Once abundant throughout the grassland prairie that stretches from Canada to Mexico, black-footed ferrets today are North America's most endangered mammal. Totally dependent upon prairie dogs for food and shelter, black-footed ferrets fell victim to their own evolutionary specialization when prairie dog colonies were targeted for eradication because they were thought to interfere with ranching. An unparalleled campaign of poisoning, begun in the first half of this century, reduced prairie dogs to 2 percent of their original range. Black-footed ferrets, animals that once coexisted with hundreds of millions of prairie dogs, were thought by 1979 to be extinct.
An insider's critique of endangered-species policy in action, Prairie Night combines an understanding of the biology and natural history of the black-footed ferret with a record of the often controversial decisions on how to save it. In the early 1980s, biologists discovered a few remaining ferrets in the wild. The authors, all of whom worked for many years on ferret recovery programs, describe the turf wars that erupted among state, federal, and private groups over whether and how to intervene.
The fate of the black-footed ferret remains in question - especially as programs to poison prairie dogs continue at the government's expense. Capturing the full scope of the issue, this book reveals that it involves the survival of an ecosystem and the future of endangered-species policy.
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A surprisingly readable treatise on the black-footed ferret recovery program, by three members of the program staff. Listed as an endangered species, the secretive black-footed ferret had been reduced to a minuscule wild population in Wyoming by 1985, the year a captive-propagation effort swung into action. Miller, Reading, and Forrest gather here the fruits of that project. In a text by turns semiscientific and semipopular, they cover ferret courtship, child-rearing and home life, boundary marking, aggression, and predation. They chart the reasons behind the ferrets' decline: poisoning of prairie dog populations (the sole food of the ferret), disease, habitat destruction. The authors outline the recovery program, from measuring the population to trapping to captive-breeding husbandry to release techniques. All of this is presented in extraordinary detail, be it copulation positions or the way in which a ferret goes about eating a prairie dog. Then they probe the other side of conservation biology: organization structure, legal and technical aspects of the program, the range of personnel necessary (public relations professionals, economists, social scientists, and, yes, pure scientists). And they conduct an autopsy on the failed, or at least frustrated, elements of the effort: the conflicts between the state of Wyoming and the feds, the ego problems among the participants, entrenched public attitudes, the absurdity of the US government paying ranchers to poison prairie dogs and billing taxpayers to save the ferret. There is plenty of hard science here, but the book is leavened with affectingly drawn passages following the progression of a ferret's life. Best of all, the authors provide a blueprint illuminating the complexities of such an effort, certain to be of great use to future recovery programs. The ferret couldn't have asked for three more caring, perceptive champions of their cause. -- Copyright ©1996, Kirkus Associates, LP. All rights reserved.From Publishers Weekly:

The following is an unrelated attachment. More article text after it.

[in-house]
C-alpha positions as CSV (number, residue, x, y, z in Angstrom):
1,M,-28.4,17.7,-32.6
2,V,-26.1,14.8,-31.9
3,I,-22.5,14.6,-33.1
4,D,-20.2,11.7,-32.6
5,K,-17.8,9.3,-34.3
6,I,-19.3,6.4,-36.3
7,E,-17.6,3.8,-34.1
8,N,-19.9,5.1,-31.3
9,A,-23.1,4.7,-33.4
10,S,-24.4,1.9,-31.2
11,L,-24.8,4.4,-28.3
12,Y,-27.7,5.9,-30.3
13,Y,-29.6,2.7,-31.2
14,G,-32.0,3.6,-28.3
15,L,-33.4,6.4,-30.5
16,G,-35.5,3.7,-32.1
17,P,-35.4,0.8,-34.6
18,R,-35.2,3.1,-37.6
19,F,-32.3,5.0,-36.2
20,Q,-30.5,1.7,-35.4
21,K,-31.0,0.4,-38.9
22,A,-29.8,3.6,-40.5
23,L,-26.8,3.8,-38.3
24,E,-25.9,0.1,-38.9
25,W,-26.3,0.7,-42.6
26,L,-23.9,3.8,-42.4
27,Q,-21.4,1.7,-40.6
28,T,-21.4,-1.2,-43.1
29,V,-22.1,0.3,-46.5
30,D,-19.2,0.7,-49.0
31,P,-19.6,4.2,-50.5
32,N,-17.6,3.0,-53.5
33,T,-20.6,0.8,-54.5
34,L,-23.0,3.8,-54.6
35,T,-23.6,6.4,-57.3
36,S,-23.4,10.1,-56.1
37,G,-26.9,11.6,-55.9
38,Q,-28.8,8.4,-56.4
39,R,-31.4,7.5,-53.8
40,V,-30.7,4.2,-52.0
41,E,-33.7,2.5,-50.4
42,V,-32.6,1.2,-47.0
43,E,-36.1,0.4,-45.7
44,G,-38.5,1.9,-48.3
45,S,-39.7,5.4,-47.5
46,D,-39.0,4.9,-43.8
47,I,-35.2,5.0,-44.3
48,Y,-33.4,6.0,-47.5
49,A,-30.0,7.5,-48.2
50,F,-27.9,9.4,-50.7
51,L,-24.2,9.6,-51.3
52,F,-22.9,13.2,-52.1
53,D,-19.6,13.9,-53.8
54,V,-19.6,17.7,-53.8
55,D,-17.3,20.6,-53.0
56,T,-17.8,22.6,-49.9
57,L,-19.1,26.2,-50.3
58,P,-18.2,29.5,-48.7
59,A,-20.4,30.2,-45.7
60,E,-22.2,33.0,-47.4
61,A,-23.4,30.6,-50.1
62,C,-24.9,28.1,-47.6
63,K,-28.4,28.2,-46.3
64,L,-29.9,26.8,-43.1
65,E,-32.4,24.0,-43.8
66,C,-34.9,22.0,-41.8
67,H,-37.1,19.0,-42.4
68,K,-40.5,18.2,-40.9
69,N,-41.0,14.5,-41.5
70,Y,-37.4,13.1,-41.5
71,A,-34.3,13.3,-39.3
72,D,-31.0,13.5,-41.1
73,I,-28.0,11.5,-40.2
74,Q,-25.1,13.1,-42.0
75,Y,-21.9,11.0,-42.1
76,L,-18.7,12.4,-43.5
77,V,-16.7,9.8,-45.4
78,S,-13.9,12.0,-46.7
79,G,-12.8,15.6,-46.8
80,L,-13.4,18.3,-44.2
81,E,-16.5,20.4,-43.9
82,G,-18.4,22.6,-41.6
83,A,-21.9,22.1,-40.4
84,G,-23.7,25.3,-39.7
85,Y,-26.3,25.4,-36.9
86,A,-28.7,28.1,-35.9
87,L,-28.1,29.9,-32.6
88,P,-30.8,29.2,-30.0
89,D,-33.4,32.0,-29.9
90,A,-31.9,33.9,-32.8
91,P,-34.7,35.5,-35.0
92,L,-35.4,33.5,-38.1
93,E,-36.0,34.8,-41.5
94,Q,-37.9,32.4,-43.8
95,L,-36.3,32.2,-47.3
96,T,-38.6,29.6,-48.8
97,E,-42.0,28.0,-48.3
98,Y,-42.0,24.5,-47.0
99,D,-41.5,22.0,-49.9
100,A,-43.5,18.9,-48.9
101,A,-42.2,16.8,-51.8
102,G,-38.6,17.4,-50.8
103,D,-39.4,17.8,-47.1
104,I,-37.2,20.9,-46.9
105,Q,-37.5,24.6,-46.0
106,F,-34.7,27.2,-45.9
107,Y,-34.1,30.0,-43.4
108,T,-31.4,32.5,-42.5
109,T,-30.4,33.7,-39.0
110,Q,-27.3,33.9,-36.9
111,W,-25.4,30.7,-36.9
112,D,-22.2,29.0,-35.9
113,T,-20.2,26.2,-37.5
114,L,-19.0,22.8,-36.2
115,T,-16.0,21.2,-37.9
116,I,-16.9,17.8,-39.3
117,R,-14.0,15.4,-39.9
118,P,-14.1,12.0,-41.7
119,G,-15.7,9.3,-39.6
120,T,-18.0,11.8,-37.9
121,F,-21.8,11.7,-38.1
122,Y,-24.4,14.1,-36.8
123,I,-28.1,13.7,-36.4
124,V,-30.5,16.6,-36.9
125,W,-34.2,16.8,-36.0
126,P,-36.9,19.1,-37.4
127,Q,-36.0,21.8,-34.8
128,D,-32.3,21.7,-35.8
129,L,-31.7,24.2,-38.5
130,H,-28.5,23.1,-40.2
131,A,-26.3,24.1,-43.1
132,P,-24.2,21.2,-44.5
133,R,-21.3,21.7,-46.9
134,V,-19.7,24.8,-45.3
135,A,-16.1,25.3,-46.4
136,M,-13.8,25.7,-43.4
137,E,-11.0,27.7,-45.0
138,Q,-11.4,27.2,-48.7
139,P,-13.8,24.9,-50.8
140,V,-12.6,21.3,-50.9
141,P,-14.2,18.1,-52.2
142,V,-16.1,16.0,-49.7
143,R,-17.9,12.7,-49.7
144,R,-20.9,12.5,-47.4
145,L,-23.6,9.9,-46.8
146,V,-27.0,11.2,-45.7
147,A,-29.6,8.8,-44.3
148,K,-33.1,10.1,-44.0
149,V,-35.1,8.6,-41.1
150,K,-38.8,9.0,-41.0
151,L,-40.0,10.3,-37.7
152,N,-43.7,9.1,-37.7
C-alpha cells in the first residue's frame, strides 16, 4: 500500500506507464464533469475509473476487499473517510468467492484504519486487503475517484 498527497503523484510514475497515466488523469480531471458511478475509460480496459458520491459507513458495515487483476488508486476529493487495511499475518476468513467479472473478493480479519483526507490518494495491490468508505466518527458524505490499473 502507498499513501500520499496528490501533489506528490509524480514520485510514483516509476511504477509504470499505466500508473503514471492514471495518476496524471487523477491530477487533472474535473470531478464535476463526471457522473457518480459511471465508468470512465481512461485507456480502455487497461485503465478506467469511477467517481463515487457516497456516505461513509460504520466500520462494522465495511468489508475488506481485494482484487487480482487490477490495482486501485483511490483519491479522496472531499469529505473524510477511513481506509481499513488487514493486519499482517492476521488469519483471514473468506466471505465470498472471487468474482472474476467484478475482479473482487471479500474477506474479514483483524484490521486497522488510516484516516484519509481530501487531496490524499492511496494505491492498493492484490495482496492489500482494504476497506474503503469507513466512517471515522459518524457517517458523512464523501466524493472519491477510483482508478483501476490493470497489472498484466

With an inquisitive, intelligent face and rounded ears like a mouse's, the black-footed ferret, the most endangered mammalian species in North America, might well be the poster child for the Endangered Species Act. The authors, drawing on their years of experience working to keep these animals from becoming extinct?Miller has been involved with programs for the captive breeding and reintroduction of black-footed ferrets; Reading is a conservationist with the U.N.; Forrest is a consulting biologist in Montana?relate conservation strategies specific to ferrets while generalizing to examine what this case study might teach us about saving threatened wildlife more broadly. Of significant interest is their discussion of the political infighting between state and federal officials, dissension that compromises aspects of the captive breeding program and dramatically increases costs. On the biological front, the authors make an articulate case for habitat preservation. Since black-footed ferrets rely almost exclusively on black-tailed prairie dogs for food, prairie dog towns must be protected if the ferrets are to survive, they stress. Yet, ironically, another arm of the federal government spends millions of dollars to eradicate prairie dogs. Although intended to be accessible to a general audience, at times the writing here is too technical and dry to be fully effective. Photos.
Copyright 1996 Reed Business Information, Inc.
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Book Description Smithsonian, 1996. Hardcover. Book Condition: New. book. Bookseller Inventory # M1560986034
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